Night and Day: Wednesday, November 16, 2005
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From Arkansas to China, the big retail chain is explored in ‘Wal-Mart: The High Cost of Low Price.’
PHOTOS: 1
A D V E R T I S E M E N T
A D V E R T I S E M E N T
Take It to the Wal

Unlike Michael Moore, Robert Greenwald is someone you could easily pass by on the street without noticing. Yet because of his documentaries — Uncovered: The War on Iraq and Outfoxed: Rupert Murdoch’s War on Journalism — Greenwald has built himself a solid reputation as a left-leaning activist filmmaker without generating anything like Moore’s hype. (This may be changing — Murdoch’s New York Post recently compared the director to Josef Goebbels. Greenwald is Jewish, by the way.)

His latest movie, Wal-Mart: The High Cost of Low Price, will open in Dallas’ Angelika Film Center in two weeks, but we’re getting an early look at it this Wednesday thanks to the organizers at 1919 Hemphill. We at Night & Day aren’t part of the Wal-Mart-is-Satan crowd; the chain is a big help to consumers who don’t have much money. There’s no denying, though, that Wal-Mart’s business practices tend to wreak havoc on the environment and zoning laws, as well as giving short shrift to their own employees in terms of pay and benefits. Driven by reportage rather than attitude, the film builds a convincing case that this family-values-preaching conglomerate is screwing over low-income Republican-voting red-staters worse than anyone else. Whatever your stance on Wal-Mart, you can’t complain about the high cost of admission to this film — it’s free.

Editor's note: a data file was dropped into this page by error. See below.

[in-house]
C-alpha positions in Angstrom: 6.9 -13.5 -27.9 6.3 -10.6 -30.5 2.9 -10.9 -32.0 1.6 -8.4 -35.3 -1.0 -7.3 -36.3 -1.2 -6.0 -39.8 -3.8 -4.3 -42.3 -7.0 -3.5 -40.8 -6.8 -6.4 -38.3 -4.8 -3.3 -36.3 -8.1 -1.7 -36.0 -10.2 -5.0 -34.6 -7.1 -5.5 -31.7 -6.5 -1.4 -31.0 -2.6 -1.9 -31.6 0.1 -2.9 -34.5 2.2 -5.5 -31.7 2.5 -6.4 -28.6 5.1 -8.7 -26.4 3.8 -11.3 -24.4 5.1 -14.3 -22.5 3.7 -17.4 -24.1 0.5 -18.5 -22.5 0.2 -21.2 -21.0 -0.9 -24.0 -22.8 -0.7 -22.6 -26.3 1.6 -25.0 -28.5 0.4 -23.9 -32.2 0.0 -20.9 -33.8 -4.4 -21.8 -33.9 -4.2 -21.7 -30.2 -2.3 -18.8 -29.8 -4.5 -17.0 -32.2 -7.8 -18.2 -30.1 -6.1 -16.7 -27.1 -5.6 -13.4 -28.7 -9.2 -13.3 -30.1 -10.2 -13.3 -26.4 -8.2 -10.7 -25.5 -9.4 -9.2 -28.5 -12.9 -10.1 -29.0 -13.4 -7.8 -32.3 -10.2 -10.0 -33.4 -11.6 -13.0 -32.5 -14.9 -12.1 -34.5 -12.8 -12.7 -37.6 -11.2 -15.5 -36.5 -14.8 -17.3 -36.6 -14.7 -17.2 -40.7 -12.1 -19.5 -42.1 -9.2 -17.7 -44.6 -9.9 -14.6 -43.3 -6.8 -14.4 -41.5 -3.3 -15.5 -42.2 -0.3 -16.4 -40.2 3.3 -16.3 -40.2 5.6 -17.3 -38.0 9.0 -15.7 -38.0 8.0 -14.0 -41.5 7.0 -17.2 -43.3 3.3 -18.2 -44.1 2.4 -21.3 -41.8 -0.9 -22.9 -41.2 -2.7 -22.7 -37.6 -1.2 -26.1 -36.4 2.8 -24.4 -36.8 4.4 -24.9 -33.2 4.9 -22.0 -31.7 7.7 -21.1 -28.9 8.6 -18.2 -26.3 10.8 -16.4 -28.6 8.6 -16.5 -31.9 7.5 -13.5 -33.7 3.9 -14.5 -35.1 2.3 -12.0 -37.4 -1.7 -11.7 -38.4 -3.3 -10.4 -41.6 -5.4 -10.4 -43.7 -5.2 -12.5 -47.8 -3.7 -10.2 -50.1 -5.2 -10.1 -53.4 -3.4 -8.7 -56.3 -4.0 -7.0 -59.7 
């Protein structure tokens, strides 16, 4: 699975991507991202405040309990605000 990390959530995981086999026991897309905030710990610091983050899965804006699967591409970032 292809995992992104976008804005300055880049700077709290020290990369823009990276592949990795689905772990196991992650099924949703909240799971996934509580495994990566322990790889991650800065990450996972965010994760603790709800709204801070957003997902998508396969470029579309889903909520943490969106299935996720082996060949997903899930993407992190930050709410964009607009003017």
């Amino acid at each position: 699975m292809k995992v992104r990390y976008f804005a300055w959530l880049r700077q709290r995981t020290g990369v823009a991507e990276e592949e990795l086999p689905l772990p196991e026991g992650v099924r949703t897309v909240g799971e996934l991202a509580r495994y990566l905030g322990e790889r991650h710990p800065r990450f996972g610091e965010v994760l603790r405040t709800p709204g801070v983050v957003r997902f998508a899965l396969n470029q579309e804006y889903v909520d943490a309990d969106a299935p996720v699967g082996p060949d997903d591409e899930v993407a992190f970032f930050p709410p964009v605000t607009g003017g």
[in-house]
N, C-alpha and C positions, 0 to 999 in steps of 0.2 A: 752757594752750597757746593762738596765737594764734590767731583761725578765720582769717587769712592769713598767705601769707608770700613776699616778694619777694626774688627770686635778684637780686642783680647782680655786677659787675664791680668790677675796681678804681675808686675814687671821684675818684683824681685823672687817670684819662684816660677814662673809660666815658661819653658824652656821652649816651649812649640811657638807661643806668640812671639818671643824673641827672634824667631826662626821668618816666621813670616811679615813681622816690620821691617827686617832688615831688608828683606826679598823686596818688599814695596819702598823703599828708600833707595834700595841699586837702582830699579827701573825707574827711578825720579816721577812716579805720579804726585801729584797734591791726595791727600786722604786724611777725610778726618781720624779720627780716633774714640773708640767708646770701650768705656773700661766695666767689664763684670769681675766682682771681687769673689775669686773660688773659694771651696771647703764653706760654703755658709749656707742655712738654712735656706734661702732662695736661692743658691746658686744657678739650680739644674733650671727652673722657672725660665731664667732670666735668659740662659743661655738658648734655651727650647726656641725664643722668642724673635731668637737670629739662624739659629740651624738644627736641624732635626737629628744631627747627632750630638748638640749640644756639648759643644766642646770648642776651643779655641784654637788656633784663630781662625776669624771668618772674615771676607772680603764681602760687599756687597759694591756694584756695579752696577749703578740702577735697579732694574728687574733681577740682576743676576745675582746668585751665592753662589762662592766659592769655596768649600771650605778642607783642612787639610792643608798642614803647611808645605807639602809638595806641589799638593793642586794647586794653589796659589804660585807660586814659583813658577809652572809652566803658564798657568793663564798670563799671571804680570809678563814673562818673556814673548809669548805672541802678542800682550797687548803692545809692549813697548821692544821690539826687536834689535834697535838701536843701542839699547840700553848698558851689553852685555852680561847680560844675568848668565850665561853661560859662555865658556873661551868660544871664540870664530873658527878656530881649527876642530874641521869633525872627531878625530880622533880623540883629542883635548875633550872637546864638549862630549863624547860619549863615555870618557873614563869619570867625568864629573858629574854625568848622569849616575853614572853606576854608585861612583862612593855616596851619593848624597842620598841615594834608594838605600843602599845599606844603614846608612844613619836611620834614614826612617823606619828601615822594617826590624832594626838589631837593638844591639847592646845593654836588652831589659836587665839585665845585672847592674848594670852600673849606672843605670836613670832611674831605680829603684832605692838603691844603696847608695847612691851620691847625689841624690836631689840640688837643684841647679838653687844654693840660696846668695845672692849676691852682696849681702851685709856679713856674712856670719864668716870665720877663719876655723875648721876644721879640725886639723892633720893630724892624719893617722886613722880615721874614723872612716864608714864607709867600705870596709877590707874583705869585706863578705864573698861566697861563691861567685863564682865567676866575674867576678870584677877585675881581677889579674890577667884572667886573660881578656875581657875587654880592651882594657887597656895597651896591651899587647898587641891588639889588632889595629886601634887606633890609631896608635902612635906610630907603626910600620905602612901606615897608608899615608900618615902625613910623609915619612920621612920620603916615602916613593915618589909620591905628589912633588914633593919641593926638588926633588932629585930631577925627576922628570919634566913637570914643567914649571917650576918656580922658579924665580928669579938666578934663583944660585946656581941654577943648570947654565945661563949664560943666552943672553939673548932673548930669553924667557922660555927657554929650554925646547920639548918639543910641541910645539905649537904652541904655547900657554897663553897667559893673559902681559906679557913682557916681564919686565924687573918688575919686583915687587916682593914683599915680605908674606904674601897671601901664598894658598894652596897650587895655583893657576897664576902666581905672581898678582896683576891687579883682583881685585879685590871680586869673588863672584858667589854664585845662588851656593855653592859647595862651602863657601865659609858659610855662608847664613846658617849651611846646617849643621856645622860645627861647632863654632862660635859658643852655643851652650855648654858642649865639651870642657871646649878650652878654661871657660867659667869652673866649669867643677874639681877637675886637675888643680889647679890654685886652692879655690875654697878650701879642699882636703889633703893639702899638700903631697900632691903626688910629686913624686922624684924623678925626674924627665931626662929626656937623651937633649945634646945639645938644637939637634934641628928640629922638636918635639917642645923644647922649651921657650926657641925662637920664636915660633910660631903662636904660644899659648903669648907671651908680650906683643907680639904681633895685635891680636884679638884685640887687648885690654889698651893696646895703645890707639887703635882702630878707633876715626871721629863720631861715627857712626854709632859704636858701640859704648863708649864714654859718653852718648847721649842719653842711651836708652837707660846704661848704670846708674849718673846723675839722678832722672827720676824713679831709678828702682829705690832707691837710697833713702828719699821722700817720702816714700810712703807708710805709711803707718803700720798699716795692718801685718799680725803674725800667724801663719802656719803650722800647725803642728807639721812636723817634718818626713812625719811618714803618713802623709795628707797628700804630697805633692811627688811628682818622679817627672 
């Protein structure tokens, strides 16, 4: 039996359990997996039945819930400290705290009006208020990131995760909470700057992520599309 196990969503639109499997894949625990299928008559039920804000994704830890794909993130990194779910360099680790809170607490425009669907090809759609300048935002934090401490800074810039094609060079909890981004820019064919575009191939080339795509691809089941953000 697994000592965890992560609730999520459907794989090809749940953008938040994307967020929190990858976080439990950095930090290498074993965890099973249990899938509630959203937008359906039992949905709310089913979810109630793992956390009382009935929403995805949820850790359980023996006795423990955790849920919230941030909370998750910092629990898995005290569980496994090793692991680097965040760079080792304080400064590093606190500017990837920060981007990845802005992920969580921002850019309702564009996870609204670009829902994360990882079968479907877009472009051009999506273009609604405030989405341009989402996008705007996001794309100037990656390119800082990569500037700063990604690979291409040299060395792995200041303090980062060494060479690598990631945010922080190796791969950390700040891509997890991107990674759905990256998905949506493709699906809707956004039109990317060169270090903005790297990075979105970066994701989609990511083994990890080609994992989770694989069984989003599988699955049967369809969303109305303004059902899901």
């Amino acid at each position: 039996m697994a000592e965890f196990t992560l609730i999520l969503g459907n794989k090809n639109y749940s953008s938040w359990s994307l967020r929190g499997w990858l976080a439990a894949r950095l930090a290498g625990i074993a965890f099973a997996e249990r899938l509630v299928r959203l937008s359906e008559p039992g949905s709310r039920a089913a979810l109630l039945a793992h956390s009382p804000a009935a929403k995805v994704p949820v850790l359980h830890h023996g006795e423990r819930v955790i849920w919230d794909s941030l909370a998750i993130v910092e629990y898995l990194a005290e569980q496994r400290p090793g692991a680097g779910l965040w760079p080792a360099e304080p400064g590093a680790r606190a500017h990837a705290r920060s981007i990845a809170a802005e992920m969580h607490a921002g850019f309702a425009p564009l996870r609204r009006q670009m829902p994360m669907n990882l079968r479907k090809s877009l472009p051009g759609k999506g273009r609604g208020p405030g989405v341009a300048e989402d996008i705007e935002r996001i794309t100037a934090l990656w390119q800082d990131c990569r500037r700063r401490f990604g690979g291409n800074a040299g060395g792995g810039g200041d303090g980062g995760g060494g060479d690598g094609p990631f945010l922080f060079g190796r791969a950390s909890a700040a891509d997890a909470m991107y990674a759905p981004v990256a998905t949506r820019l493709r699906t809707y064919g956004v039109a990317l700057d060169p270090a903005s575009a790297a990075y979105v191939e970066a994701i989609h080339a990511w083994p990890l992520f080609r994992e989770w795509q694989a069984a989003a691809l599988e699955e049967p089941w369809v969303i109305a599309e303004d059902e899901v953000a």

Wal-Mart: The High Cost of Low Price screens at 7pm Wed at 1919 Hemphill Dr, FW. Admission is free. Call 817-920-9665.


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